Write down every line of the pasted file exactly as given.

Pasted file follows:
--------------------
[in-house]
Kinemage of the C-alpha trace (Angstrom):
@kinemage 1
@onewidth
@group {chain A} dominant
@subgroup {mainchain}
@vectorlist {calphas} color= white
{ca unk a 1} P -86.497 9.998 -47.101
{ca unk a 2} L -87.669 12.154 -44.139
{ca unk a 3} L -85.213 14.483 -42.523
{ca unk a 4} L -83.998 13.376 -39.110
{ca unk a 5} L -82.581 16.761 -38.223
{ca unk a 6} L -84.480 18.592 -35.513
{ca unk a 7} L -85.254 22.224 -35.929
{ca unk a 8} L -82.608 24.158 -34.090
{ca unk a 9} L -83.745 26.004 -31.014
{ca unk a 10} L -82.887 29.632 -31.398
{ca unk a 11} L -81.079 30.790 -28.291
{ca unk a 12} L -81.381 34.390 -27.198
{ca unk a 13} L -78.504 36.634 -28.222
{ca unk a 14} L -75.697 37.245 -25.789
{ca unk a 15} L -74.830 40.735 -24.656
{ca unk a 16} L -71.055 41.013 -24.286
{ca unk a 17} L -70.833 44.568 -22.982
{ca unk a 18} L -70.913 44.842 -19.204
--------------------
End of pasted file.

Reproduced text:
[in-house]
Kinemage of the C-alpha trace (Angstrom):
@kinemage 1
@onewidth
@group {chain A} dominant
@subgroup {mainchain}
@vectorlist {calphas} color= white
{ca unk a 1} P -86.497 9.998 -47.101
{ca unk a 2} L -87.669 12.154 -44.139
{ca unk a 3} L -85.213 14.483 -42.523
{ca unk a 4} L -83.998 13.376 -39.110
{ca unk a 5} L -82.581 16.761 -38.223
{ca unk a 6} L -84.480 18.592 -35.513
{ca unk a 7} L -85.254 22.224 -35.929
{ca unk a 8} L -82.608 24.158 -34.090
{ca unk a 9} L -83.745 26.004 -31.014
{ca unk a 10} L -82.887 29.632 -31.398
{ca unk a 11} L -81.079 30.790 -28.291
{ca unk a 12} L -81.381 34.390 -27.198
{ca unk a 13} L -78.504 36.634 -28.222
{ca unk a 14} L -75.697 37.245 -25.789
{ca unk a 15} L -74.830 40.735 -24.656
{ca unk a 16} L -71.055 41.013 -24.286
{ca unk a 17} L -70.833 44.568 -22.982
{ca unk a 18} L -70.913 44.842 -19.204